Midpen volunteer hand pulls invasive nonnative French Broom at Bear Creek Redwoods Preserve / photo by Alisha Laborico

Integrated Pest Management

Midpen volunteer hand pulls invasive nonnative French Broom at Bear Creek Redwoods Preserve (Alisha Laborico)

Integrated Pest Management is a method for efficiently managing plant and animal pests while protecting human health and the environment. Midpen adopted an IPM Guidance Manual to direct its management of harmful invasive plants and animals on preserves, as well as rodents and insects in Midpen-owned buildings.

Midpen biologists develop specific multi-year IPM plans based on the biology of the pest, ecological conditions at the treatment site and any potential secondary impacts such as soil erosion. Nonchemical techniques to control pests, like prevention, pulling, cutting, digging, mowing and/or setting traps, are considered before chemical methods.

In 2018, the California Department of Pesticide Regulation recognized Midpen's leadership in the Integrated Pest Management field with an IPM Achievement Award.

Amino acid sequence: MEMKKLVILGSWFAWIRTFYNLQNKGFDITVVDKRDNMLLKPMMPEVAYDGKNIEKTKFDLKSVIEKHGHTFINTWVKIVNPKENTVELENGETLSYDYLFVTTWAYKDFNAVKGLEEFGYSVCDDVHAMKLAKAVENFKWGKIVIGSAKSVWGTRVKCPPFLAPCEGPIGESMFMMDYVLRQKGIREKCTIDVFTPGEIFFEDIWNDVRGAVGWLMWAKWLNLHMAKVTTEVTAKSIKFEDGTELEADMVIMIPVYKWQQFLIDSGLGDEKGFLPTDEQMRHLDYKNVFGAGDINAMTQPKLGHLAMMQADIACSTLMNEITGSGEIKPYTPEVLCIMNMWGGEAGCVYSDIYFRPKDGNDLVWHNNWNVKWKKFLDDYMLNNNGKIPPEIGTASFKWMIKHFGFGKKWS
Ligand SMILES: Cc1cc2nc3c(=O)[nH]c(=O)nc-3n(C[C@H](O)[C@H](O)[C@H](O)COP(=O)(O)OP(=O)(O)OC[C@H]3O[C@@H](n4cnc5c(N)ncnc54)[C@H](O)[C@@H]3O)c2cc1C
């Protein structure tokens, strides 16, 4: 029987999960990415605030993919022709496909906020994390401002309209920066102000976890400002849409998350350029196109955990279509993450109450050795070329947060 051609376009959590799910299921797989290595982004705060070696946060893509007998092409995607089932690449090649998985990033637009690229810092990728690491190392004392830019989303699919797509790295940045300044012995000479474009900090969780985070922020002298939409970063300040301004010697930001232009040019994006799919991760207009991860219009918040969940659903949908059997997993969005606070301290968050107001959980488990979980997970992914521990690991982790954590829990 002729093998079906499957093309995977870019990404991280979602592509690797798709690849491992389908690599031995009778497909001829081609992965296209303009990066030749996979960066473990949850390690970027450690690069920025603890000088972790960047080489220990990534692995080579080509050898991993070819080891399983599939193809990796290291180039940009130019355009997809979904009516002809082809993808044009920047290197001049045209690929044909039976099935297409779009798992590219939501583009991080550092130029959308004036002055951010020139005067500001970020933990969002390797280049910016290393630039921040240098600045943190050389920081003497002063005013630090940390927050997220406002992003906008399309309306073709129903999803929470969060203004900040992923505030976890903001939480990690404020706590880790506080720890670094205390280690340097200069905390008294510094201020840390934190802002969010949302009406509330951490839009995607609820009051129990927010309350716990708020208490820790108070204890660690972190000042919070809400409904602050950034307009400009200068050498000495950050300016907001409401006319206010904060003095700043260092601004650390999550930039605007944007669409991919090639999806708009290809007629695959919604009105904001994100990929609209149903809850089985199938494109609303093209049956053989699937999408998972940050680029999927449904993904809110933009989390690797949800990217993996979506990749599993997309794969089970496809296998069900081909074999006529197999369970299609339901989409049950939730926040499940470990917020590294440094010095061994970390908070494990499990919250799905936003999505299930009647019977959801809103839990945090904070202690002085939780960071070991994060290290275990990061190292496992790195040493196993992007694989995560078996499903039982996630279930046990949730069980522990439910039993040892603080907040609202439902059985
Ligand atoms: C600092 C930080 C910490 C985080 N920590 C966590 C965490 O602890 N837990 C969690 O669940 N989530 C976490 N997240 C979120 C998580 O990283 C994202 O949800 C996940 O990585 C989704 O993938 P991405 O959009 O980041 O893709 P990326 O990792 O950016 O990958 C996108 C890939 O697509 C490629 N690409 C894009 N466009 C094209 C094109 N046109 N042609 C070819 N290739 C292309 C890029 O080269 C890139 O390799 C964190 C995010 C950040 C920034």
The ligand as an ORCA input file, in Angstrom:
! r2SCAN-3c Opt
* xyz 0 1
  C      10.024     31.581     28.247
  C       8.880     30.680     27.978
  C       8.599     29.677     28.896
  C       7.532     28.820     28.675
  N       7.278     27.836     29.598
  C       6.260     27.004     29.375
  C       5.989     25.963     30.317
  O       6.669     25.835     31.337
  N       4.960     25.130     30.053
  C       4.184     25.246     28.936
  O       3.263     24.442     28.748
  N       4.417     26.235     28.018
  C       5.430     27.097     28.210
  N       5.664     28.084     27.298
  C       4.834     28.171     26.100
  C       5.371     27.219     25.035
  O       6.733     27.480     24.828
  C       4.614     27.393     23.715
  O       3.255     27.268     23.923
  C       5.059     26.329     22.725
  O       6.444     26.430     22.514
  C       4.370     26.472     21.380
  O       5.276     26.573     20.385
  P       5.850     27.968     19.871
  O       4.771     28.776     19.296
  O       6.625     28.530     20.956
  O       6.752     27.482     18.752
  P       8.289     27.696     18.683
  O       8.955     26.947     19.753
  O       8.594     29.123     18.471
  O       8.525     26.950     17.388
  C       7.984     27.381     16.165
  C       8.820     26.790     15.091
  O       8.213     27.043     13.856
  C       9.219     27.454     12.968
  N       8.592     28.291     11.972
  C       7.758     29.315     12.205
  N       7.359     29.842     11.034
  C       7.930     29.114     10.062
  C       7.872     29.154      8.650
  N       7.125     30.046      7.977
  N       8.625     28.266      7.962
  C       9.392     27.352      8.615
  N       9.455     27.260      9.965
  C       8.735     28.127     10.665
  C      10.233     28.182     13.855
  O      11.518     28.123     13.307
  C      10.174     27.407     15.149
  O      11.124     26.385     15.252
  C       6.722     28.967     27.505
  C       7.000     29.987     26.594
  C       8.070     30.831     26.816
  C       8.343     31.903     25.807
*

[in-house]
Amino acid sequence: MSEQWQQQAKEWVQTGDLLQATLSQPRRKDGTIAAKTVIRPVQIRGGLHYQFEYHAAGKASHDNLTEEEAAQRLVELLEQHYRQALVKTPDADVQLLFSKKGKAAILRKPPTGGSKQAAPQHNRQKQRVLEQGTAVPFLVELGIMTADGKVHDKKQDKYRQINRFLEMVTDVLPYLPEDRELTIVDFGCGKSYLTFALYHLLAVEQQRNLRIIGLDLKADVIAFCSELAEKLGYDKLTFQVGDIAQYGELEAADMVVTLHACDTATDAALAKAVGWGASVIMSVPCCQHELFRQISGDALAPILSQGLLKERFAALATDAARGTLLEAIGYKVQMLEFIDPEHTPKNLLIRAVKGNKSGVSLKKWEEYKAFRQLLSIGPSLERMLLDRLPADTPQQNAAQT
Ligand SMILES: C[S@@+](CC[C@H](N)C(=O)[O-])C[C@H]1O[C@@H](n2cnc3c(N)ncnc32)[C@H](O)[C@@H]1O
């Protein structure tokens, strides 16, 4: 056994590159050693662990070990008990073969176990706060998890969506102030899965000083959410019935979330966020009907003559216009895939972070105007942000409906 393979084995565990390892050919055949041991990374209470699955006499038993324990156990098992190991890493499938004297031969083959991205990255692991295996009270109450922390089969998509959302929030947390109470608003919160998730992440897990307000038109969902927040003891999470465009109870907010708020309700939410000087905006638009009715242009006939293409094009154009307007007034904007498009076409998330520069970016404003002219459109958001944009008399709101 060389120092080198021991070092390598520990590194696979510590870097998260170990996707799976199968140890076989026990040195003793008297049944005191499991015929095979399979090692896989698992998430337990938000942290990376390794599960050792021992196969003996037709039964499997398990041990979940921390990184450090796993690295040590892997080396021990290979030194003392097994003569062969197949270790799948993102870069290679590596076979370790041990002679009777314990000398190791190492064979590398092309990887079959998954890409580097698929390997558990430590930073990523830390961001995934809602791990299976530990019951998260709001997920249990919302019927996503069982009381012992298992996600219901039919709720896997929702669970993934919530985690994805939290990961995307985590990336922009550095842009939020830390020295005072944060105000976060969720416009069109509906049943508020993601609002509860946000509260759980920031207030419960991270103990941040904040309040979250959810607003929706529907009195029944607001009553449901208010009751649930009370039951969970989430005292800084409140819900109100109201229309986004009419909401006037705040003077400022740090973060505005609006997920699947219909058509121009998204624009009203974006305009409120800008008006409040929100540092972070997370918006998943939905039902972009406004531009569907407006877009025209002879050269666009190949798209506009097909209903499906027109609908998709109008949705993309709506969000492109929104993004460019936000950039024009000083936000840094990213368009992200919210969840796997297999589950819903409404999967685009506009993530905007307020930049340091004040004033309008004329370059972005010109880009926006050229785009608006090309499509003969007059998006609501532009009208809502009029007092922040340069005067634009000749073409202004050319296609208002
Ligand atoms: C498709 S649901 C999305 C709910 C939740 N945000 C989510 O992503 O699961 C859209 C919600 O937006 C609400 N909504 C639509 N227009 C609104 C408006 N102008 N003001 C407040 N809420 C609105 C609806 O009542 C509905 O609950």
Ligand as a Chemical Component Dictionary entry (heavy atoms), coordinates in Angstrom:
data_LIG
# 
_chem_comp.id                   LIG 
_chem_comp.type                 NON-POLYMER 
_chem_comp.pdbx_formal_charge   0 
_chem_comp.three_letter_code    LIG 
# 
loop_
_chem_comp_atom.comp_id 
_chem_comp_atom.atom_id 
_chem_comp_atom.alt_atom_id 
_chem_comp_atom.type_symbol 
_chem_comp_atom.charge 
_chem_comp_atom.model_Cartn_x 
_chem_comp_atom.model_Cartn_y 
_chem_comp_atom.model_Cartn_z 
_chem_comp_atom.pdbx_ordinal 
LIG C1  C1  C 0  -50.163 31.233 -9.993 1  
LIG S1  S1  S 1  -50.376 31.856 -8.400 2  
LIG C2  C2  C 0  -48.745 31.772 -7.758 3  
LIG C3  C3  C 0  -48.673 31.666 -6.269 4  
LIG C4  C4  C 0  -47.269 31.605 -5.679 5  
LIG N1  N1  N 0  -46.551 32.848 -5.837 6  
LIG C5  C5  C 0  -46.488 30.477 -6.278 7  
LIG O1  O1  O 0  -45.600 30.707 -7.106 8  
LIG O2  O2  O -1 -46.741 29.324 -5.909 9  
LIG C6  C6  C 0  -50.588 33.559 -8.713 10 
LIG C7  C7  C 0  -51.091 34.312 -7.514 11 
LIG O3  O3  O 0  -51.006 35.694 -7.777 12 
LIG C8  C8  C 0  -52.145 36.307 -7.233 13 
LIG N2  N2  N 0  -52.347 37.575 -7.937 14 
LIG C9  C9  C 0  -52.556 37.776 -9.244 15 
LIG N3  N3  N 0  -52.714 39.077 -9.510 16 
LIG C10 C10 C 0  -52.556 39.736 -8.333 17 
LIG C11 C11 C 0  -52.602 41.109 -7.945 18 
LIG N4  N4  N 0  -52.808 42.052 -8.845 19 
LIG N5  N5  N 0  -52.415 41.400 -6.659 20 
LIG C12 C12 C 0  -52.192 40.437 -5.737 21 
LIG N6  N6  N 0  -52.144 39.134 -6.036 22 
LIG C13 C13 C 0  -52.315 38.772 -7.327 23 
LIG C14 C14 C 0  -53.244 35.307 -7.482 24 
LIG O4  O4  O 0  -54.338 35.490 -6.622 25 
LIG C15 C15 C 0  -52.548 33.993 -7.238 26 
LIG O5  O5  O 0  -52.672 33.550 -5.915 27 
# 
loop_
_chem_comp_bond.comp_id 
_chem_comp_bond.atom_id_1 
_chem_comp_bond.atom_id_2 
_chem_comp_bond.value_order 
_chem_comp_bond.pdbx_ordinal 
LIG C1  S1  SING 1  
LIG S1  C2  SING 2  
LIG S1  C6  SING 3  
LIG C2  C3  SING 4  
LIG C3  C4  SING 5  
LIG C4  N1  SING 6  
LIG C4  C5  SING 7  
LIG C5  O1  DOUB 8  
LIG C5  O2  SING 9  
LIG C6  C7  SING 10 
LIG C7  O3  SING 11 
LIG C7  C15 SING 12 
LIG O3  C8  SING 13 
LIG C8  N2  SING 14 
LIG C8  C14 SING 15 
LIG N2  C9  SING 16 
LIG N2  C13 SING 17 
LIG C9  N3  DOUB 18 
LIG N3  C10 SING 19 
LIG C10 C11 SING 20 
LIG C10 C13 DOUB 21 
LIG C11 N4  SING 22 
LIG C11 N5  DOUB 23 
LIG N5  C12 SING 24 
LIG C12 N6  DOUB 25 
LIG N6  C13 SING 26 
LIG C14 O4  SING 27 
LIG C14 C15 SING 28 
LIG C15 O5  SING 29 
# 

Natural Resources Protection and Restoration
Natural Resources

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Invasive Species Control

An invasive species is a plant or animal, often not originating from the local area, that has competitive advantages that allow its population to expand rapidly, reducing biodiversity in ways that often cause ecological and/or economic harm.

Midpen follows a strategic plan when dealing with invasive species and Midpen biologists prioritize treatment using the best science. Of particular concern are invasive plants that threaten rare native species or sensitive natural communities. Applying adaptive management practices, Midpen staff update work plans on an annual basis based on prior treatment results, new environmental conditions and any new invasive species sightings made by Midpen staff, volunteers or contractors, as well as community scientists like you using observation apps like iNaturalist.

    Join a Sudden Oak Death Blitz

    Would you like to learn about forest ecology and spend a few hours in an oak woodland? The Sudden Oak Death SOD Blitz Survey Project provides an opportunity for people of all ages to join a long-running community science program. Once you register and complete a short online training, you can help map the distribution of SOD in California to identify areas where native oaks should be treated to prevent SOD infection and death. Community blitzes are held throughout the greater Bay Area in April and May.